In the past opposition from the rural population of Eastern India has kept Naxalism from growing past these remote pockets. The response to CPI-Maoists’s expansion was violent; many rural landowners would not tolerate a Naxalite shadow state and founded anti-Maoist militias in an attempt at armed resistance. The pattern was set by the Salwa Judum, a grass roots resistance movement in Chhattisgarh that was co-opted by the state government soon after its founding. Eager to find a quick fix to the Naxalite problem, the government of Chhattisgarh paid members of the Salwa Judum as “Special Police Officers” and ordered them to clear the jungle of Naxalite influence. The battles that followed this command resulted in thousands of internal refugees across the state. The heavy handed tactics of the Salwa Judum and their government patrons alienated many of the state’s rural poor, and early this year the last vestiges of the movement disappeared.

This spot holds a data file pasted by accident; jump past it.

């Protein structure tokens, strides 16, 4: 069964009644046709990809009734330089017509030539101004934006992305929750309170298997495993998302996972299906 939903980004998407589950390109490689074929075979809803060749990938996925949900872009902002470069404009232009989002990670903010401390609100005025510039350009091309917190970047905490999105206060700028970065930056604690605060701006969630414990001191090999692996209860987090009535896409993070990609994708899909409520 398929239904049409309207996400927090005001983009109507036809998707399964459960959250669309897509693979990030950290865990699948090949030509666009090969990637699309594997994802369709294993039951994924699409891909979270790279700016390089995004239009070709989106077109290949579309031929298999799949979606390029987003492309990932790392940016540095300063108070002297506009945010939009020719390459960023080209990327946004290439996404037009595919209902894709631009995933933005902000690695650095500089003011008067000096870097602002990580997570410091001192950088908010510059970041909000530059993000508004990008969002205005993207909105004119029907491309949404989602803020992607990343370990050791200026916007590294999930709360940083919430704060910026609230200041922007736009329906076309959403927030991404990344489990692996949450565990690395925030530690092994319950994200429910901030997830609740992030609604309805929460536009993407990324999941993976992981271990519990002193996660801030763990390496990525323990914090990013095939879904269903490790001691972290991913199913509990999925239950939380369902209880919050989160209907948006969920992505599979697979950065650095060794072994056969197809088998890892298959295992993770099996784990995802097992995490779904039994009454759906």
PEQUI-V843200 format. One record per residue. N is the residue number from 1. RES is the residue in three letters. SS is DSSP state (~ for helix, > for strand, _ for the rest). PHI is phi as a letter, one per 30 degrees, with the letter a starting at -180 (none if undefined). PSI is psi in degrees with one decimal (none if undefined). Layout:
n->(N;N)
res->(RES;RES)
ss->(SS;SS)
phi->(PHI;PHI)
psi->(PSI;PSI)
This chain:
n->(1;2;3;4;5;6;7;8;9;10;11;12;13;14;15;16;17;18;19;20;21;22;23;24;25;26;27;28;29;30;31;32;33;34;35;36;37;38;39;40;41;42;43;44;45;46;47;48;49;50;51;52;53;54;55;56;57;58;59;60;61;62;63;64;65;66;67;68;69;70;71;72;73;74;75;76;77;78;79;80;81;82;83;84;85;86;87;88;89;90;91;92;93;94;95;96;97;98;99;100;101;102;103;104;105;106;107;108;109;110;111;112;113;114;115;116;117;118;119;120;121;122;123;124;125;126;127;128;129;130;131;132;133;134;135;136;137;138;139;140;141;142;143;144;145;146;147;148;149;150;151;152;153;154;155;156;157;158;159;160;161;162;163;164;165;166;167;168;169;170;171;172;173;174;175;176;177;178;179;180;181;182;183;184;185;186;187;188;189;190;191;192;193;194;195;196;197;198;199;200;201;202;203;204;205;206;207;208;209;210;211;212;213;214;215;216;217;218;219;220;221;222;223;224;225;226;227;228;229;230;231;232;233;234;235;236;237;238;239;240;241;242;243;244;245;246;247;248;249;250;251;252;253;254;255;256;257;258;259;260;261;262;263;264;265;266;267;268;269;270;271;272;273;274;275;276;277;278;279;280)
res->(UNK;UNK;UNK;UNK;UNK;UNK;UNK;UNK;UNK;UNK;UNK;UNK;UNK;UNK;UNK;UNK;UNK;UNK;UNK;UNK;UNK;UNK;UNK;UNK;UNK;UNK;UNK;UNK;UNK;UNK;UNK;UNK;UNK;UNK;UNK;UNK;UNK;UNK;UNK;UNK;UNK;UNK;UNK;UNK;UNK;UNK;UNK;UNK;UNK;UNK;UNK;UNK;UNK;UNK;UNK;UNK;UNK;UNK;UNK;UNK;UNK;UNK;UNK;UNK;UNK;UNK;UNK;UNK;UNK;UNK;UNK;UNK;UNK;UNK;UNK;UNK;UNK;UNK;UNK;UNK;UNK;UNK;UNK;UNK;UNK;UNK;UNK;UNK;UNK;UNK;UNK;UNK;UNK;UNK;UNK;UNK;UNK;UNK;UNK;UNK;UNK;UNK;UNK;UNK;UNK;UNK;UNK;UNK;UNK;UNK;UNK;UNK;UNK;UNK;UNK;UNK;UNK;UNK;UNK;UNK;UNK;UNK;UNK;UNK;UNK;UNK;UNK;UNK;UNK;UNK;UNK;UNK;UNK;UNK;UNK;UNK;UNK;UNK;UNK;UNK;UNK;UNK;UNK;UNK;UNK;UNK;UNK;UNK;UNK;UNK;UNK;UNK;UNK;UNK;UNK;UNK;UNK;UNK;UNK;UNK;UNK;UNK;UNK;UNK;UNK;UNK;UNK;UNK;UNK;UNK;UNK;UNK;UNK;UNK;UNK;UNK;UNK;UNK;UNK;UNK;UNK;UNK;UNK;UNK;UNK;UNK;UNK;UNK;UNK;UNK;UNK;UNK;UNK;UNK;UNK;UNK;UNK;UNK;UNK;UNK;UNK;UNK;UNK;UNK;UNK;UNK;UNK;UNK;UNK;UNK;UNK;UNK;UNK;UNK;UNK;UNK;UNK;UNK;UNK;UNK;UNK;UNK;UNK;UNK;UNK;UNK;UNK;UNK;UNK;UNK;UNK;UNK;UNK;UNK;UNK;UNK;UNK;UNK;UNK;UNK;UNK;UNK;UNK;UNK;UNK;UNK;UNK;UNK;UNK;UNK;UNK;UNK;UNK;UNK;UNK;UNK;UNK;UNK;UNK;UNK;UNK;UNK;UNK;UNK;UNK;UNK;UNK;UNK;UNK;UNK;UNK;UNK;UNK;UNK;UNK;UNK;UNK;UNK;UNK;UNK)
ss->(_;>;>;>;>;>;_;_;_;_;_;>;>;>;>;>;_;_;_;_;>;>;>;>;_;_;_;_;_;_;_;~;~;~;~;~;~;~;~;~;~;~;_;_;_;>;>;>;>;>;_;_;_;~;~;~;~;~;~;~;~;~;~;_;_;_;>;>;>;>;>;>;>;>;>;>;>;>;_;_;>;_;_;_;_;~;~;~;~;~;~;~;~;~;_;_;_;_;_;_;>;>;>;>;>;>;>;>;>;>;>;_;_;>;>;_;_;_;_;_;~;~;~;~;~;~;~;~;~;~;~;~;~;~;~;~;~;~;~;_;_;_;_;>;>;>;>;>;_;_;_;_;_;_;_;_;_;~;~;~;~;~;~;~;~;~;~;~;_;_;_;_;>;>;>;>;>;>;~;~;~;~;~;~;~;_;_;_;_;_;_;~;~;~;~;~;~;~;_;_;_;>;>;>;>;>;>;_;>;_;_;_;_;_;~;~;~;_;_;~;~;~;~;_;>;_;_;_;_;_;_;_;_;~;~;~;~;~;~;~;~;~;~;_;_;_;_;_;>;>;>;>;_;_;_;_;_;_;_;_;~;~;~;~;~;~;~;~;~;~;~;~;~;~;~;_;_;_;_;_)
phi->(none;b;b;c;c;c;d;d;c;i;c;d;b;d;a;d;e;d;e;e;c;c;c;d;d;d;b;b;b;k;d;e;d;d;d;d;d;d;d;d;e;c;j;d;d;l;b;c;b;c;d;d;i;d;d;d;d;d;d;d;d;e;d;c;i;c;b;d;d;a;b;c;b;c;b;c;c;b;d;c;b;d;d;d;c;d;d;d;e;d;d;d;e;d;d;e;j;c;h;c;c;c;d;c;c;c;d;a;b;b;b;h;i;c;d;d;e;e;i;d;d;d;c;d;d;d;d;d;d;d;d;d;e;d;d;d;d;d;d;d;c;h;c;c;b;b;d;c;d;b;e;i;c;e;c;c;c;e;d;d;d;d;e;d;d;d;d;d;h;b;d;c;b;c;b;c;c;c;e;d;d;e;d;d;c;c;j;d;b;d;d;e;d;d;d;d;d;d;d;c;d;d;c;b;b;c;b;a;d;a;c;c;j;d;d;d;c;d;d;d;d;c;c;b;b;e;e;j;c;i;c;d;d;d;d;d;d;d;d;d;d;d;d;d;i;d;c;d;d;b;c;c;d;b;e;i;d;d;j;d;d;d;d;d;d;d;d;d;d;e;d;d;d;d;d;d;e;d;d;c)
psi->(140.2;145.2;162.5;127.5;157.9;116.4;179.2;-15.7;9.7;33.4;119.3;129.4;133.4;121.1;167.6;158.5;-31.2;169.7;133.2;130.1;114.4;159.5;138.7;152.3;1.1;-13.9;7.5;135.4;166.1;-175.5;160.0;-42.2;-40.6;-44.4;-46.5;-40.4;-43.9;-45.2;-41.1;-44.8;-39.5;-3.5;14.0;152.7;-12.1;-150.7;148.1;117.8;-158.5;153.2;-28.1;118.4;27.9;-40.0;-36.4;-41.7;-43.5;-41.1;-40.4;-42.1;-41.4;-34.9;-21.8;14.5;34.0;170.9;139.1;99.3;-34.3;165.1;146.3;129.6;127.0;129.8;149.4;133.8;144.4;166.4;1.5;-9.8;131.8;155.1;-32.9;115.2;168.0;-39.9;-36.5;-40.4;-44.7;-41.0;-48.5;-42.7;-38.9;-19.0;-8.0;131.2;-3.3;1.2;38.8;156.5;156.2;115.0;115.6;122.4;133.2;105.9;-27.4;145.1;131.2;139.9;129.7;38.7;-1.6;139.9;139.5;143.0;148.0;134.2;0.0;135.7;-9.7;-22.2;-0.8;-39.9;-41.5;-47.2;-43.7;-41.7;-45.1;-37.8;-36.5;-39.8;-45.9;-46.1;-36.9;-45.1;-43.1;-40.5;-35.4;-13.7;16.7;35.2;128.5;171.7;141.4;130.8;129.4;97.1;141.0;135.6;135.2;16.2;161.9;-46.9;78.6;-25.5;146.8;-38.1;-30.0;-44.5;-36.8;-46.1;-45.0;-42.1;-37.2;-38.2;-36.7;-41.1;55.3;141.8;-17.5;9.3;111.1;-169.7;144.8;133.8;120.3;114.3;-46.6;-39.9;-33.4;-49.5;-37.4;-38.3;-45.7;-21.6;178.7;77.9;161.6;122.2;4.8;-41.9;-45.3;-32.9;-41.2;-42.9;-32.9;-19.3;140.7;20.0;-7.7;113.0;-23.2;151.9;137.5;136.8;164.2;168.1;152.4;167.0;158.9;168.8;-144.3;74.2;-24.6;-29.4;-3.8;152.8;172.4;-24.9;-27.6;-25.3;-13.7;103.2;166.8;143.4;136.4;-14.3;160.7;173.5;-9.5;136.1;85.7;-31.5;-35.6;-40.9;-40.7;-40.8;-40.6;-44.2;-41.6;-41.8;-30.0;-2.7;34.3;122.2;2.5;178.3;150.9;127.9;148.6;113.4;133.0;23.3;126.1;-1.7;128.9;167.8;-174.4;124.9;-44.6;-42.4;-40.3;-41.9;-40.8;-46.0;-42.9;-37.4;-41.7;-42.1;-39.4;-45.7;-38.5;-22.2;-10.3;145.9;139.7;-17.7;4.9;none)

The same cannot be said for the Naxalites. Every bit of lost legitimacy for the Indian government was a gain for the Naxalite’s shadow state; by the end of this summer the Naxalites had enough popular authority to set up road blocks on national highways and frisk employees of the Chhattisgarh government.
The surge in Naxalite power is not limited to Chhattisgarh. Multiple states, some outside the red corridor, have seen a troubling growth in Naxalite related violence. Part of the reason the October 8th ambush made headlines is because it did not occur in Chhattisgarh, Bihar, Jharkhand, or Orissa, the four states traditionally subject to Naxal violence.
The scope this violence has ensured action on the part of India’s central government. Last month the Central Reserve Police Force reported that it had lost six times the number of men to Naxalites this year than it has to all other groups in all other combat zones, including Kashmir. This month the CRPF announced that it was launching a nation-wide operation to counter the Naxal threat. Titled “Operation Green Hunt”, the campaign is expected to last two years.
We will see. As this blog has noted in the past, counterinsurgency campaigns do not operate on a small time scale. This is but the beginning of another long war.